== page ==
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THE first Volume of the Kilmarnock Mirror is offered to the Public, not from any wish to add unnecessarily to the existing number of Periodical Publications; but from a hope that a provincial arena, on which youthful genius may have an opportunity of displaying itself, may prove serviceable to the literary interests of Scotland. There can be nothing more fallacious than the generally received opinion that talent has particular localities, or that the intellectual powers are more speedily developed in one district than another. We believe that ambition and necessity are the grand incentives to mental exertion, and conceive that to the influence which these exert over the mind, we are indebted for those splended literary atchievements which grace the modern annals of our country. in fostering the buds of infant genius, or maturing the fruit which succeeds to the blossoms. Political circumstances, and perhaps the advantages which they derive from being metropolitan cities, have rendered London and Edinburgh famous for men of eminence in every science; and though no such changes can occur as to excite the fear of rivalry in other quarters, it is

Mere local situation has no effect


to be hoped that habits of literary industry may be cultivated through the medium of a provincial periodical work, and a taste for literary indulgence generated by the exertions of townsmen and companions.

The present publication is humble in its pretensions, yet the Editors hope that it has merit enough to shield it from contempt. The papers are principally original,—a few are borrowed from the works of eminent authors. The encouragement with which it has been favoured is a flattering testimony of the public sentiment; and if the morose are induced to smile, or the gay to think seriously; if the bigot is taught liberality, or the thoughtless reflection; if vice is chastised, and virtue encouraged, the Kilmarnock Mirror has not been useless, but true to its of fice will reflect honour on the contributor, and convey instruction to the reader.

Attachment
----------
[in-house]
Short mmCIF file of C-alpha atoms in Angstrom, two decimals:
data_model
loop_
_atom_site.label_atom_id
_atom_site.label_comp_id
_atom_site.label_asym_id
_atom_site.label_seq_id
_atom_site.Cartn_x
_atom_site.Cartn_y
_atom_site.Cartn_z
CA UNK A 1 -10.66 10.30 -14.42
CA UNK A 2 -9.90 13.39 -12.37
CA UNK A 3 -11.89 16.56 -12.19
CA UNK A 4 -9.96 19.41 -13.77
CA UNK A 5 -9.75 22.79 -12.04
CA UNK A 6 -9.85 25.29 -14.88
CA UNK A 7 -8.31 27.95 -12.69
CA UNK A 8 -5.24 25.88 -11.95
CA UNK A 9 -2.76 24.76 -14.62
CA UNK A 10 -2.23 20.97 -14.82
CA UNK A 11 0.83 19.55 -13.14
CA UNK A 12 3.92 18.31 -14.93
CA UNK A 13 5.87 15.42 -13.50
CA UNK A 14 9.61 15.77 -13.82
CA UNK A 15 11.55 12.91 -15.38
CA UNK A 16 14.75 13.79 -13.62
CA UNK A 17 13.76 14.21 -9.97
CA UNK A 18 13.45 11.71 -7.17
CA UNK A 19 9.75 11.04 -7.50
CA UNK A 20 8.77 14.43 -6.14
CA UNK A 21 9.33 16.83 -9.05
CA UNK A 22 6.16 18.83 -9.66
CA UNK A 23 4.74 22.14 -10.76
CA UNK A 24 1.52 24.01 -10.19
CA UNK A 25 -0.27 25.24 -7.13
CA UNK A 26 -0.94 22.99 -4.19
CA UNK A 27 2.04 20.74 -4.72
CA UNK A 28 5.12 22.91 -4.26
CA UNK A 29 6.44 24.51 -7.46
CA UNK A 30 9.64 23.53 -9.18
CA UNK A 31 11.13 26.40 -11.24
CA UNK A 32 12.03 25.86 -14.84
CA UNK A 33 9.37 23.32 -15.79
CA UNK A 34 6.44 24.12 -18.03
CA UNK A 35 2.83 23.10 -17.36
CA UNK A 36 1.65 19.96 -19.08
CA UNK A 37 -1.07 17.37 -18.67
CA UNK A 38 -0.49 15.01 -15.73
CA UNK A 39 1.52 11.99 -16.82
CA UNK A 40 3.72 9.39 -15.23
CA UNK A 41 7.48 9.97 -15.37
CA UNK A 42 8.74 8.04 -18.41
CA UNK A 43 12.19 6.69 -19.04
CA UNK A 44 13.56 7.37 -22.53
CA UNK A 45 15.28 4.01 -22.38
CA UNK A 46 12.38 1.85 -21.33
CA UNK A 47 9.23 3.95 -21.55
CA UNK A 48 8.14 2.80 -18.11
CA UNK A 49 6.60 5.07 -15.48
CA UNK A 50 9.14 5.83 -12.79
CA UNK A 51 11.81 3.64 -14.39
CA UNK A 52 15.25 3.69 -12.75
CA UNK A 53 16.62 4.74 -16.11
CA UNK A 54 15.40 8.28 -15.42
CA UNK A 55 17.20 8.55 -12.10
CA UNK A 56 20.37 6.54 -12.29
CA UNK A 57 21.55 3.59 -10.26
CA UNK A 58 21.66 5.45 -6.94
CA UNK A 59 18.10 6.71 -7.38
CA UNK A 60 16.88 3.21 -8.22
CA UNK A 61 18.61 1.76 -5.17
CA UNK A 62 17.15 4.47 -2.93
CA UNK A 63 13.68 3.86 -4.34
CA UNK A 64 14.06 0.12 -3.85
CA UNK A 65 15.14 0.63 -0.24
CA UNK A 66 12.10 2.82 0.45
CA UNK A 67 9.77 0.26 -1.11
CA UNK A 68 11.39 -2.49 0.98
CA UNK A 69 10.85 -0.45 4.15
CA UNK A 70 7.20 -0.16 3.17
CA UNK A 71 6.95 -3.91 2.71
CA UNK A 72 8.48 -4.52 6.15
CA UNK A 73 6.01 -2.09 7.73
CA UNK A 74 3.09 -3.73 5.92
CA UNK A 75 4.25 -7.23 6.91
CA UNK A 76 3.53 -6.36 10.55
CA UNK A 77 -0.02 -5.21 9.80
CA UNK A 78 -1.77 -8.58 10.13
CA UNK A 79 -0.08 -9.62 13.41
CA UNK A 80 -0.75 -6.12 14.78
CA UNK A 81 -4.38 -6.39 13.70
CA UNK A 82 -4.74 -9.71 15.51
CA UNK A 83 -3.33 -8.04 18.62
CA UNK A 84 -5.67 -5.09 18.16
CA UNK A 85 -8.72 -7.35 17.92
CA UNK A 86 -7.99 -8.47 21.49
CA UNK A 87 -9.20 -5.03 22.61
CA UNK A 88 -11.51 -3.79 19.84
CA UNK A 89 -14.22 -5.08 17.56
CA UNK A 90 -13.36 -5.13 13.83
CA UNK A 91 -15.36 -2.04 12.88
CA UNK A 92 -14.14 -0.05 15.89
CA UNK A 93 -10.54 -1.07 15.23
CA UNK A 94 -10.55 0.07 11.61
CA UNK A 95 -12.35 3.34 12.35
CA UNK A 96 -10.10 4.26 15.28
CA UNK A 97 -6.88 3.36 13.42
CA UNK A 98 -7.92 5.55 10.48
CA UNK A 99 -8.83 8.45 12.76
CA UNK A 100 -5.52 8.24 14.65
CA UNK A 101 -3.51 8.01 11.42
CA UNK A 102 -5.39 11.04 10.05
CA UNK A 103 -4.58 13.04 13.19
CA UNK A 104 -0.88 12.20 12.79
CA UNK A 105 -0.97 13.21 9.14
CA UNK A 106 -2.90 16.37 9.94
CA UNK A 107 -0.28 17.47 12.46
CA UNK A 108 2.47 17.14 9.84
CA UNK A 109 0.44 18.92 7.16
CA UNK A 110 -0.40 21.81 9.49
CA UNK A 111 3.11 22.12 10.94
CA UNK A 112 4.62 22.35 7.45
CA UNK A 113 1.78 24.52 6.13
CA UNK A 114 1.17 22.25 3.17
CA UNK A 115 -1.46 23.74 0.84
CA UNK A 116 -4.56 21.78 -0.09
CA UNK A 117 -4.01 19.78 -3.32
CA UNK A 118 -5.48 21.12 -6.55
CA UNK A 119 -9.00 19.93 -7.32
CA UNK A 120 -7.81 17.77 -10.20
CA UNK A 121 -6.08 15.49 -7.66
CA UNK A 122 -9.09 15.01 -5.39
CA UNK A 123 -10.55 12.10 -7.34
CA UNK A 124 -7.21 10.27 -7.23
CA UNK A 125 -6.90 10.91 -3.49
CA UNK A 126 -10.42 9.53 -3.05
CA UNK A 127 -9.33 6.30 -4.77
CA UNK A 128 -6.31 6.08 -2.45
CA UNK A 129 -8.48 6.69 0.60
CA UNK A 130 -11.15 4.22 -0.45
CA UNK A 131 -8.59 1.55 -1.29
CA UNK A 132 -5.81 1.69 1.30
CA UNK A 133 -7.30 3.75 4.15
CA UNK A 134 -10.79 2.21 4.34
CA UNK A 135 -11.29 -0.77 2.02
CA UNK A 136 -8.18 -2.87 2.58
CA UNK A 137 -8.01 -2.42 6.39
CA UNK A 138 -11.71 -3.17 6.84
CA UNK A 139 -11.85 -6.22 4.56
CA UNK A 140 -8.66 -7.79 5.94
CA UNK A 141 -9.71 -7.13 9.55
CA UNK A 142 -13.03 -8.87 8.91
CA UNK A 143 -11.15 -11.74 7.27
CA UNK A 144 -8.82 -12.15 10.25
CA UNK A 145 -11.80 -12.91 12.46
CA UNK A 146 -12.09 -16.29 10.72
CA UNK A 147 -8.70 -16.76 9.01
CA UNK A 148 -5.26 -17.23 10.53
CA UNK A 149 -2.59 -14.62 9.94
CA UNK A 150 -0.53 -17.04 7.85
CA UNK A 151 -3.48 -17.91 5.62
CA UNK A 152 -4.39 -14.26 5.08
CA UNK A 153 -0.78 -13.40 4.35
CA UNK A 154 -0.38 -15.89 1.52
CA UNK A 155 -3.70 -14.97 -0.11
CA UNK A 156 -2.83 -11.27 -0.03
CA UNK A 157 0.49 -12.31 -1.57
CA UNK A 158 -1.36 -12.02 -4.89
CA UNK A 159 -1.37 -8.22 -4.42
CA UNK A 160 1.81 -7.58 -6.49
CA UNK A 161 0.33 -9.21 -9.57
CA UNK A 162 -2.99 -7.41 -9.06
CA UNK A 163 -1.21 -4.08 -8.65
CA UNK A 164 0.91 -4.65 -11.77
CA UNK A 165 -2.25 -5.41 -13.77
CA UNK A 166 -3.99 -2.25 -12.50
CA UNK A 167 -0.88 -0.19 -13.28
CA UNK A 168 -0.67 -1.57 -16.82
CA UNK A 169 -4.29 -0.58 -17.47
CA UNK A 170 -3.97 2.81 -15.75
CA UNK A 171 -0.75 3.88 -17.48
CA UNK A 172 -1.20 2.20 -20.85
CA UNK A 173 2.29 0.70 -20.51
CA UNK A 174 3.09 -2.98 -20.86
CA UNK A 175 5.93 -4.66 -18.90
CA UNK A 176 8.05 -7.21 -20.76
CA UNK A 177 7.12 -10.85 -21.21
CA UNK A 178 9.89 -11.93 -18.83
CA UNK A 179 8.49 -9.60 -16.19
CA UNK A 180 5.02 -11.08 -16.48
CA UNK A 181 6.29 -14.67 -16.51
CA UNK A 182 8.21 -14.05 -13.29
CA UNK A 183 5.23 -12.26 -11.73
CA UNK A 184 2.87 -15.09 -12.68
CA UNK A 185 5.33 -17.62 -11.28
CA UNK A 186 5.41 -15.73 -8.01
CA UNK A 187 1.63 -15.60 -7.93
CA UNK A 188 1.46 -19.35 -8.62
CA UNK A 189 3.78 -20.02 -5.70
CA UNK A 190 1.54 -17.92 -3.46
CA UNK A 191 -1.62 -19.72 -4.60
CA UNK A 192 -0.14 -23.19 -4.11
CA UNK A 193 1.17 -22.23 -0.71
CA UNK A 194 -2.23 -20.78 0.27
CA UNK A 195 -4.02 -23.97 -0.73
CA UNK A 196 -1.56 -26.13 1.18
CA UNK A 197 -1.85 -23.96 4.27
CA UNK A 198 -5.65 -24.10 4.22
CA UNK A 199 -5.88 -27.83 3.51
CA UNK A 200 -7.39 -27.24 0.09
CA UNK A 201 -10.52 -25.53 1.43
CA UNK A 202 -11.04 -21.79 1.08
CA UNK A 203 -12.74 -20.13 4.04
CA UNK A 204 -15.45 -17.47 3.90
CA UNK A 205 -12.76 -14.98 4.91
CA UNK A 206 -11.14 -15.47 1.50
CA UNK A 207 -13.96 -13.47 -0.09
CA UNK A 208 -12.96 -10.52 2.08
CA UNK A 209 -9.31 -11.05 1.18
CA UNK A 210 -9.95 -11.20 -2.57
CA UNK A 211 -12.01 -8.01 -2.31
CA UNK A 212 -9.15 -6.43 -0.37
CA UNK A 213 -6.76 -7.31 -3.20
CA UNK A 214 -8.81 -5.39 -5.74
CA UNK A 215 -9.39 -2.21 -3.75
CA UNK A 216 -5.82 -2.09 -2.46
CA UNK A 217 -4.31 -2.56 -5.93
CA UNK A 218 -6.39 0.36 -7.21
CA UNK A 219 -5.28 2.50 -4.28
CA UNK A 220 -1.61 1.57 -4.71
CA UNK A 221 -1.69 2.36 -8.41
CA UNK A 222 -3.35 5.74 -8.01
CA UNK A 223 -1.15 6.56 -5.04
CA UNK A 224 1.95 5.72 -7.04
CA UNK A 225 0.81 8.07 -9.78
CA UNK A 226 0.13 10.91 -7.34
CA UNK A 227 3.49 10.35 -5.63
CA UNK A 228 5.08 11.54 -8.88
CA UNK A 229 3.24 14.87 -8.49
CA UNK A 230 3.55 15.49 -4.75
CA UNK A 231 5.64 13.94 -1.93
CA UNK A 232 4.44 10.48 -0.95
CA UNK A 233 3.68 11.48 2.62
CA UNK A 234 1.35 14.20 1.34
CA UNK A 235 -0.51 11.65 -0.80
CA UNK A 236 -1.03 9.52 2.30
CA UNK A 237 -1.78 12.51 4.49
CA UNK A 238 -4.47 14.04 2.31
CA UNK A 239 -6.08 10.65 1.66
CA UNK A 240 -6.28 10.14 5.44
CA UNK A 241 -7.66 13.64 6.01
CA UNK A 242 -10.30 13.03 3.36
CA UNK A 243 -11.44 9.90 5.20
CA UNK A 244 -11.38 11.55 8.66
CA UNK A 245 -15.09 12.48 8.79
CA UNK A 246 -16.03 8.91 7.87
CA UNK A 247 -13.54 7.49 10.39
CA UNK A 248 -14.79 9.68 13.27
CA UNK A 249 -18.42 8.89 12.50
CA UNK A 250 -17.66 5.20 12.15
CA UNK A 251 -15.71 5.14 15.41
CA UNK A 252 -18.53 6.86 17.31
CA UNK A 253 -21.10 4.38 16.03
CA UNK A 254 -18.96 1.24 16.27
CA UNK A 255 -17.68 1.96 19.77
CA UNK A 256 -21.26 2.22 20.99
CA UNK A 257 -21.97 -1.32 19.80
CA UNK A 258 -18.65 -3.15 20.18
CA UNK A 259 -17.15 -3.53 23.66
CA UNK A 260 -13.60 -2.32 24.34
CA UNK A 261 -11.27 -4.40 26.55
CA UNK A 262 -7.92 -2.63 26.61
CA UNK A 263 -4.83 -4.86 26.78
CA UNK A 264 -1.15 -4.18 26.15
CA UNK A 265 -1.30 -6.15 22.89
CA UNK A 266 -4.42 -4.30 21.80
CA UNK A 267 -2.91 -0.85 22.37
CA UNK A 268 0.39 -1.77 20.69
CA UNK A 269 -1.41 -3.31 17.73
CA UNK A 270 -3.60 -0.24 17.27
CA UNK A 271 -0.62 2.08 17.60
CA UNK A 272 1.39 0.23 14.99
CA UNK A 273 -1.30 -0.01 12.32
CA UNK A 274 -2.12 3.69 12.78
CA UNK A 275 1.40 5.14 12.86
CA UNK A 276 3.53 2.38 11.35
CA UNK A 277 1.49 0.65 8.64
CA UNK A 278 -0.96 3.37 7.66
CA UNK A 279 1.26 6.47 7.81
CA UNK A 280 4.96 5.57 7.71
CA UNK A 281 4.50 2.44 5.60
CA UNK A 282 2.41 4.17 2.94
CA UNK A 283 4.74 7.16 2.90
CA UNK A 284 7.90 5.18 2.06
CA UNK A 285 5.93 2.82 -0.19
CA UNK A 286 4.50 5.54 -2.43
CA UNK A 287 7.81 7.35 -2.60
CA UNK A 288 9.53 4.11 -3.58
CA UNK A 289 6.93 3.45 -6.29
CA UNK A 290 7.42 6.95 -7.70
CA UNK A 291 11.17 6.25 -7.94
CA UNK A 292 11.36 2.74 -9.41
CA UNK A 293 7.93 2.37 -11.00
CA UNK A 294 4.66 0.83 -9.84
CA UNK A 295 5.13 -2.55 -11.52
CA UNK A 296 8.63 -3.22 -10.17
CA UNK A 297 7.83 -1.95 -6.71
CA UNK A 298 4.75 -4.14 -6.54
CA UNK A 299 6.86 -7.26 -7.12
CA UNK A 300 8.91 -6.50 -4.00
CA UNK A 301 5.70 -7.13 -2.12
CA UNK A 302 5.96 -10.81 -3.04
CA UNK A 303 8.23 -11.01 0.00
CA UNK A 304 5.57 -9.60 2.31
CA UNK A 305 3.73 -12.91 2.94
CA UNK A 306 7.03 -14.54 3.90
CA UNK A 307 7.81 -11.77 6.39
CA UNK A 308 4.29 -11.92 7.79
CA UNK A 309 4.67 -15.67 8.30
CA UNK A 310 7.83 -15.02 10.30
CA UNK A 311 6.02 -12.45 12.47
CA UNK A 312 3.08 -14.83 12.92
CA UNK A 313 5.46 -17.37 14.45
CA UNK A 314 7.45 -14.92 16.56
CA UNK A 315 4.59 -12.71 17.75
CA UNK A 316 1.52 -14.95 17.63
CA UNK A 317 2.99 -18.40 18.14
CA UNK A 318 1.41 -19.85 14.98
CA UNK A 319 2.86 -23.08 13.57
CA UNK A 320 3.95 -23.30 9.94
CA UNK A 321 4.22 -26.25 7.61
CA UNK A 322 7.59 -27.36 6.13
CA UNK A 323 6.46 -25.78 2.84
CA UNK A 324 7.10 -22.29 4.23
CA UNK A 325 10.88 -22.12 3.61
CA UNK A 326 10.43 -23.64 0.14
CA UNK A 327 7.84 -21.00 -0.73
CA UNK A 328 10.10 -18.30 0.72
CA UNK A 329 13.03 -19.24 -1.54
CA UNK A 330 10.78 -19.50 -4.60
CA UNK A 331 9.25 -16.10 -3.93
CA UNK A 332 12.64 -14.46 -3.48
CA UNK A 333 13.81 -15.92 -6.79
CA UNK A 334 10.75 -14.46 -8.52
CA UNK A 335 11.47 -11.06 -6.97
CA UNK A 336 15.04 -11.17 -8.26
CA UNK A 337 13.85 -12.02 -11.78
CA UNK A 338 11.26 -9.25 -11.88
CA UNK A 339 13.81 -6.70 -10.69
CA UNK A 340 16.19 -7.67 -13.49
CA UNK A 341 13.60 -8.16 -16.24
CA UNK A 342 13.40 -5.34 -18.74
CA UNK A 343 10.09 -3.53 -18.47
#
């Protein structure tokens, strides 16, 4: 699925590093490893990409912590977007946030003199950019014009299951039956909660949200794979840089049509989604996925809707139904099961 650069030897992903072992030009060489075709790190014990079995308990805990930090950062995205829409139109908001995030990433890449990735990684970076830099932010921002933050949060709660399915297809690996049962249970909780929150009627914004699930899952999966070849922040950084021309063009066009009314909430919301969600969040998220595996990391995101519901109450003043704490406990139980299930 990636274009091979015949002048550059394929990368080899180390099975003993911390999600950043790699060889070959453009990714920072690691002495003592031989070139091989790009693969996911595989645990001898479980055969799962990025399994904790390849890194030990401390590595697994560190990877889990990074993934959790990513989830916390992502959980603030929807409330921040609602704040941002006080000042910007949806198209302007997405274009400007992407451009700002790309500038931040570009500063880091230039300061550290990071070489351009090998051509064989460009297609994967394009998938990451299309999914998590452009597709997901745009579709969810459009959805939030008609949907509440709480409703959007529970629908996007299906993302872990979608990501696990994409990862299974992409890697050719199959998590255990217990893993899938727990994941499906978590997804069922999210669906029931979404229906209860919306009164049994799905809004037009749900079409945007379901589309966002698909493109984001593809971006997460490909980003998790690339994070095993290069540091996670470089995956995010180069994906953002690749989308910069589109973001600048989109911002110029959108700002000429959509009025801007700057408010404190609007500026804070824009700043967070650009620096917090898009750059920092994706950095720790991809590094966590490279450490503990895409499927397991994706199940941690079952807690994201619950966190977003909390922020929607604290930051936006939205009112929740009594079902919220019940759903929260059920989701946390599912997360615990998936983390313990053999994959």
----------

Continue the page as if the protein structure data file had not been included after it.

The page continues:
The Editors beg to acknowledge with gratitude, the favours of their numerous Correspondents, and request a continuance of their exertions. They have studied uniform and honest impartiality in the admission of pieces, and in not one instance have they been led to reject without careful examination.

Kilmarnock, 6th May, 1819.

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MIRROR OFFICE, 1st October, 1818.

The Proprietors and Editors of the Kilmarnock Mirror present to the public the specimen of an attempt to accomplish the objects pointed out in their Prospectus. Though sensible of imperfections accompanying this their first production, they do not yield to timid apprehension, but appear before their readers with confidence, that approbation will not be withheld where they have succeeded, and generous allowance made where they have failed in their good intentions.

They acknowledge with gratitude the various communications received from correspondents, and the liberal support of a numerous list of subscribers. Stimulated by such flattering encouragement, they will proceed in their undertaking with cheerfulness and assiduity, adopting such improvements in their progress as may excite interest, produce beneficial effects, and afford satisfaction.

As variety is the life of a work of this kind, the ample fund of matter already in possession of the Editors, besides what they are promised to expect from their literary friends, will enable them to fulfil their plan in this respect: and while it will be their care to


The Advantages of Reading Periodical Publications.

insert no article which has not merit to justify admission, it shall be their principal aim to select only such pieces as may tend to inform the mind, and point the rising generation to the path of wisdom. In short, they intend the MIRROR to be an instructive, pleasant, and safe companion, and trust amid a numerous reading population, it will be a welcome monthly visitor in many a family "through all the gradations of rank, from the inmates of the lowly cottage, to the genteel circle in the stately mansion.”



Frae beuks, the wale o' beuks, I gat some skill,
These best can teach what's real gude an' ill;
Ne'er grudge ilk year to ware some stanes o' cheese,
To gain these silent friends that ever please.

Gent. Shepherd.

When Periodical Works are well conducted, they have considerable advantages over more elaborate systems. In a country where books and a competent education are easily obtained, a considerable number of people of every description are found who devote a certain portion of their unemployed time to some kind of reading. But the time for this exercise is often short; and short as it is, they are often interrupted in the course of it; perhaps by domestic affairs, by the agreeable visit of a friend, or the necessary avocations of business. What publication could they read with any advantage in this irregular manner? Not a long and elaborate treatise, consisting of a number of parts, all of them intimately connected, none of which could be read with advantage without the other, and the whole requiring the uninterrupted attention of days instead of hours. Besides, those who are engaged in any active employment, often have recourse to reading for relaxation and amusement; this is not to be found in ponderous and intricate systems. The close application they require is rather fatiguing than otherwise. But that man must be in a very uncomfortable situation indeed, or of a very depraved taste, who cannot devote the small portion of time required for

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